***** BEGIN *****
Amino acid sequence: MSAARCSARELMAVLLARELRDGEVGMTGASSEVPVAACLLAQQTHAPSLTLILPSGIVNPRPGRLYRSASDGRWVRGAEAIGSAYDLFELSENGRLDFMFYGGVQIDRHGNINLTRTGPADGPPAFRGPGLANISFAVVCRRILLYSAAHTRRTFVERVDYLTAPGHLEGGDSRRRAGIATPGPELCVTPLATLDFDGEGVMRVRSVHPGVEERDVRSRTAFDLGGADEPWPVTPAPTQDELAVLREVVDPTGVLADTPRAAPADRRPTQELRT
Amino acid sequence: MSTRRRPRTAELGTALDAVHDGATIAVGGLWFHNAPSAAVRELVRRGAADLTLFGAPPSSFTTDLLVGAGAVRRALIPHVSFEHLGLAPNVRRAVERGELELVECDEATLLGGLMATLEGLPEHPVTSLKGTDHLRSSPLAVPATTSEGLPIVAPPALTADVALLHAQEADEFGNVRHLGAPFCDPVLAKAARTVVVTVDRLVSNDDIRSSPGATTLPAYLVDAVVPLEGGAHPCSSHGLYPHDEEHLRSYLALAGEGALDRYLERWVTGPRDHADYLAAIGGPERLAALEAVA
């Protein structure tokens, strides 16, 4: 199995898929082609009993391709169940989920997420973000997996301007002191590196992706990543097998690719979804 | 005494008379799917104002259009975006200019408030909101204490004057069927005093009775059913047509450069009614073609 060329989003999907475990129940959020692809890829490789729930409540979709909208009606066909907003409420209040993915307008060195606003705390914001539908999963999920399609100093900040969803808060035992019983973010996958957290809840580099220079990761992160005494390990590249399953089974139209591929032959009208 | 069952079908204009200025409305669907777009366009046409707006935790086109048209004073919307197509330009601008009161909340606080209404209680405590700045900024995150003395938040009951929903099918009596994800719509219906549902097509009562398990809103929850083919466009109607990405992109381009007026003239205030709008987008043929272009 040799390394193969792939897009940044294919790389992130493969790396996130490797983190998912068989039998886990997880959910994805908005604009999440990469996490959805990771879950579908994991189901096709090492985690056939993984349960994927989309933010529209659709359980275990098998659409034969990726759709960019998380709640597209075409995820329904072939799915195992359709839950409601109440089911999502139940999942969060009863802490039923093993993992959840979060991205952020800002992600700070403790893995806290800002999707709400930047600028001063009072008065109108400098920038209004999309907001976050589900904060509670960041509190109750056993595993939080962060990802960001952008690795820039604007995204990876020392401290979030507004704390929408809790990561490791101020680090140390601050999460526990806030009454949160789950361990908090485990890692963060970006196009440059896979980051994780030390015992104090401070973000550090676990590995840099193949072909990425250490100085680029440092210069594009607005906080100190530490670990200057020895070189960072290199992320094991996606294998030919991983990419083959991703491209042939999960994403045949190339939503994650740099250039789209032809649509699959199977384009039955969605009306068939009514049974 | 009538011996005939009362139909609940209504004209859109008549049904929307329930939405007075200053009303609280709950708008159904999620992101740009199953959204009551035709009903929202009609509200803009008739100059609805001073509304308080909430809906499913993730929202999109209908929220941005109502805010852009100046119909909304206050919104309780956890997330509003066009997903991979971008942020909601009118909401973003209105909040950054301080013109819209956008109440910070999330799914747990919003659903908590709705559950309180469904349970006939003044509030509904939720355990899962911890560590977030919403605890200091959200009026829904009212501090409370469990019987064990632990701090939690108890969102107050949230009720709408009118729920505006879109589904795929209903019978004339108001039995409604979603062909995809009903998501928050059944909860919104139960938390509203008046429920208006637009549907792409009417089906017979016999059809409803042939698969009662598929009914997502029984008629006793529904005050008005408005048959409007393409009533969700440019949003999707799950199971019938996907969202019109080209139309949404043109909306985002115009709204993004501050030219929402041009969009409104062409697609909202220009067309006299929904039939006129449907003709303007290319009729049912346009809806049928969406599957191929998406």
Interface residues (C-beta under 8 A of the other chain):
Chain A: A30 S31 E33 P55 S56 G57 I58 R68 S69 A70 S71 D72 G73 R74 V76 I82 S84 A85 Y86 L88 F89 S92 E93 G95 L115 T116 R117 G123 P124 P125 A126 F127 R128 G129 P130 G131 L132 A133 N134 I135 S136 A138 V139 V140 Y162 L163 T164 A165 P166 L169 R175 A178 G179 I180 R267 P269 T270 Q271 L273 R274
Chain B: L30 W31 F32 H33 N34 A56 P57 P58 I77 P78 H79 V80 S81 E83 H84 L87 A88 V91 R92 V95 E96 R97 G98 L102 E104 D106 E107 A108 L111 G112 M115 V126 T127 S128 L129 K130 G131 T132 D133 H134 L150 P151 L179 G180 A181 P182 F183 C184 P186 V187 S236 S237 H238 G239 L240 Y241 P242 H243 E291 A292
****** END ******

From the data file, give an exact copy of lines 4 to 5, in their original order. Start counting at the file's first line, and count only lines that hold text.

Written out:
Interface residues (C-beta under 8 A of the other chain):
Chain A: A30 S31 E33 P55 S56 G57 I58 R68 S69 A70 S71 D72 G73 R74 V76 I82 S84 A85 Y86 L88 F89 S92 E93 G95 L115 T116 R117 G123 P124 P125 A126 F127 R128 G129 P130 G131 L132 A133 N134 I135 S136 A138 V139 V140 Y162 L163 T164 A165 P166 L169 R175 A178 G179 I180 R267 P269 T270 Q271 L273 R274